Pope Francis reminds us that “migrants and refugees are not pawns on the chessboard of humanity. They are children, women and men who leave or who are forced to leave their homes for various reasons… in their hearts they long for a better future, not only for themselves but for their families and those closest to them.”
An invitation, a challenge.
Pope Francis invites us to reflect on what is involved in the creation of “a better world.”
He writes: “Every human being is a child of God! He or she bears the image of Christ! We ourselves need to see, and then to enable others to see, that migrants and refugees do not only represent a problem to be solved, but are brothers and sisters to be welcomed, respected and loved. They are an occasion that [God] gives us to help build a more just society, a more perfect democracy, a more united country, a more fraternal world and a more open and evangelical Christian community.”
Hope for the future.
At one time or another, we were all immigrants in search of a better life. Let us not forget that. Instead, let us welcome with love and open arms the 200,000 migrants and refugees that each year either freely choose Canada as their adopted homeland or are forced to flee their own countries as a result of war, conflict, discrimination, human trafficking, suffering and death.
The Jesus who was born in Bethlehem for our salvation, and who at his birth experienced rejection for there was no room for him in the inn, is the same Jesus who shares our humanity so that we might share his divinity. Jesus desired to touch those left untouched in our societies. And now Jesus entrust this healing ministry to us, we who are the body of Christ. God uses our words, our hands, our feet, our bodies to extend to others the Kingdom of God. God needs us!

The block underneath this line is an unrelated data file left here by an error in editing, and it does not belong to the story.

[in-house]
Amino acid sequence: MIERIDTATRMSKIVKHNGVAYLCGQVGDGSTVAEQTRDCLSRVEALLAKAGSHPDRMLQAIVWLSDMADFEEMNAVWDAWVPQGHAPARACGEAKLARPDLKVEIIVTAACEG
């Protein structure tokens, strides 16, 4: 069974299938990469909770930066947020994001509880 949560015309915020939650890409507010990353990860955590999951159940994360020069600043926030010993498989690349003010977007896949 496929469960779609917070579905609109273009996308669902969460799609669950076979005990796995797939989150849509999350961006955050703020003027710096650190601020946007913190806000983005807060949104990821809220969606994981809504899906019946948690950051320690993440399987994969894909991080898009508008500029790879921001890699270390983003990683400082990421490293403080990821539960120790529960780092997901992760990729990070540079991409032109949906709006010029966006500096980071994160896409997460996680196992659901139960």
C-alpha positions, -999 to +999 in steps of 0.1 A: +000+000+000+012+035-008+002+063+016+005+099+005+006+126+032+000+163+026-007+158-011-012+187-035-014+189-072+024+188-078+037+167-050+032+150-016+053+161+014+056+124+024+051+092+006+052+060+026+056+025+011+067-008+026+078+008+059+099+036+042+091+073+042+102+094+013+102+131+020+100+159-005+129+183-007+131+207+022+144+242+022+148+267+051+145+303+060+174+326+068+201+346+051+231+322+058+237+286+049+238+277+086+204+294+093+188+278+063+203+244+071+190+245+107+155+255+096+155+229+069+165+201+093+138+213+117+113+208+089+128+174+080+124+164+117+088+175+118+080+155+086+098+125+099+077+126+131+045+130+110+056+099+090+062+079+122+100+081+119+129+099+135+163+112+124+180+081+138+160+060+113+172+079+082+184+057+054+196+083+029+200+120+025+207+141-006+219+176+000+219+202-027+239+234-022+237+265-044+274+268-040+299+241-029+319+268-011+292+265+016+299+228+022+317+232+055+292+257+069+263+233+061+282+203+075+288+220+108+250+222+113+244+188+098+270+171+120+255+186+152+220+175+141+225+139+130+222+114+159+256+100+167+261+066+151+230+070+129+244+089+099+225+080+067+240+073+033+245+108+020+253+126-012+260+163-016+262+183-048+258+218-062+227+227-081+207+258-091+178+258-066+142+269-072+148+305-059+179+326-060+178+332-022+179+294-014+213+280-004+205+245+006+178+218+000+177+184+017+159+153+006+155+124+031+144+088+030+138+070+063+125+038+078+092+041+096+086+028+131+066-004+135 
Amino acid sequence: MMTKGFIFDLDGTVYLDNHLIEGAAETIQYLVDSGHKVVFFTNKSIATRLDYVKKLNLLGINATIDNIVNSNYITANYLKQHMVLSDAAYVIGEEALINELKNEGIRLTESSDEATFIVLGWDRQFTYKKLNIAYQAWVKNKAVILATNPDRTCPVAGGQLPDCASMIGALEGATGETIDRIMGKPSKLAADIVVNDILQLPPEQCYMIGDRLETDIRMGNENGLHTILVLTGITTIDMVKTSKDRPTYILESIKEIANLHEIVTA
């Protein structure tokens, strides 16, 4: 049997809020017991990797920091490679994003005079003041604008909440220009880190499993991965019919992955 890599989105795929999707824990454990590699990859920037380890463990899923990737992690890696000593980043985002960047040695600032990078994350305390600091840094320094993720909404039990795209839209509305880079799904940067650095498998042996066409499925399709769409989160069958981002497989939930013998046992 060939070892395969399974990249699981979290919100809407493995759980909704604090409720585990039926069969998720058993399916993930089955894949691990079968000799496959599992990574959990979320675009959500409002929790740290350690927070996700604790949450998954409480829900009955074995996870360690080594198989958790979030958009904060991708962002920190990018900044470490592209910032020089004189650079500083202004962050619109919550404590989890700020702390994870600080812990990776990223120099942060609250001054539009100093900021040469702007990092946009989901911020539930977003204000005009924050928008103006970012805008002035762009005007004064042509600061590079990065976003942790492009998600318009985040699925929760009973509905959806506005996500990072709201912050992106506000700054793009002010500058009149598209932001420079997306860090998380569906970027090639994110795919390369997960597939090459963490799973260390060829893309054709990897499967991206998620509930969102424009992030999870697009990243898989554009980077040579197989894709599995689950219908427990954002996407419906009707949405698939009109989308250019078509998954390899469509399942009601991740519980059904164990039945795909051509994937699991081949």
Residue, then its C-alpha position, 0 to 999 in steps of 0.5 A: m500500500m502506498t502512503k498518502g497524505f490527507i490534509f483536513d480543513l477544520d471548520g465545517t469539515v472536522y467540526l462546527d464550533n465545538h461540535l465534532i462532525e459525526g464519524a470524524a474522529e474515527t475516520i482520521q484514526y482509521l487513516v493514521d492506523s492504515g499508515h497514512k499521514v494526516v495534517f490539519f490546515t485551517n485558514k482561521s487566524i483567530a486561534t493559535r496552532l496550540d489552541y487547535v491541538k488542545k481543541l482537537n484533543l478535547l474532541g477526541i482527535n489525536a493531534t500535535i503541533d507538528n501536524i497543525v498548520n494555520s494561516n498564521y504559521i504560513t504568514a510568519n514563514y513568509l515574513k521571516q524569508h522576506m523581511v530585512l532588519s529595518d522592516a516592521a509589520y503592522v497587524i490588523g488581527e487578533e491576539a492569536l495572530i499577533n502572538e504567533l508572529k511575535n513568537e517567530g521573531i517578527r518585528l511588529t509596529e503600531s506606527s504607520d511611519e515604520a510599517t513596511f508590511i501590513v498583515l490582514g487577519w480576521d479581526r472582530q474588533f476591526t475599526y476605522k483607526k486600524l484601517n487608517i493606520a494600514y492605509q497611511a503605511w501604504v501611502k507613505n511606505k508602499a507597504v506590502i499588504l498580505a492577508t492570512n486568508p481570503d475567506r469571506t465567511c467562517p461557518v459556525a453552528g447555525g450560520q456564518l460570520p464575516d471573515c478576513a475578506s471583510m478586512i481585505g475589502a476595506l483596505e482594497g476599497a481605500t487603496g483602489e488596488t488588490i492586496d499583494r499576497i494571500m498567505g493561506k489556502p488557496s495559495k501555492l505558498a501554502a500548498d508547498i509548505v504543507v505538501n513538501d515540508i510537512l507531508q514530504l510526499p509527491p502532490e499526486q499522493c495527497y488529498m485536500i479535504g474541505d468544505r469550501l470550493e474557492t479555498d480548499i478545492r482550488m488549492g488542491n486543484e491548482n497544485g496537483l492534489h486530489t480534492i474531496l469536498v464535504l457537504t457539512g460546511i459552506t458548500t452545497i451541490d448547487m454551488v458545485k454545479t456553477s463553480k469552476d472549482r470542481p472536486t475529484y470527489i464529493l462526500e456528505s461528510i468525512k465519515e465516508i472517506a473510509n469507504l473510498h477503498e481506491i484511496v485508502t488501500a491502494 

A Christmas wish and blessing.
This Christmas, Pope Francis, together with all your bishops and pastors, pray, “Dear migrants and refugees! Never lose the hope that you too are facing a more secure future, that on your journey you will encounter an outstretched hand, and that you can experience fraternal solidarity and the warmth of friendship! To all of you, and to those who have devoted their lives and their efforts to helping you, I give the assurance of my prayers and I cordially impart my Apostolic Blessing.”
May our new-born Saviour, Jesus Christ bless you as you open your hearts wide to receive him. As we share the Good News with one another, “Christ is born!”, “Let us Glorify Him”, let the words heard by the shepherd of Bethlehem be our praise to God for his many gifts and wonders: “Glory to God in the highest heaven and on earth peace among those whom he favors” (Lk 2: 14).
The blessing of the Lord be upon you!
Sincerely in Christ,
+Lawrence Huculak, Metropolitan Archbishop of Winnipeg
+Michael Wiwchar, Eparch Emeritus of Saskatoon
+Severian Yakymyshyn, Eparch Emeritus of New Westminster
+Cornelius Pasichny, Eparch Emeritus of Toronto
+David Motiuk, Eparchial Bishop of Edmonton
+Stephen Chmilar, Eparchial Bishop of Toronto
+Ken Nowakowski, Eparchial Bishop of New Westminster
+Bryan Bayda, Eparchial Bishop of Saskatoon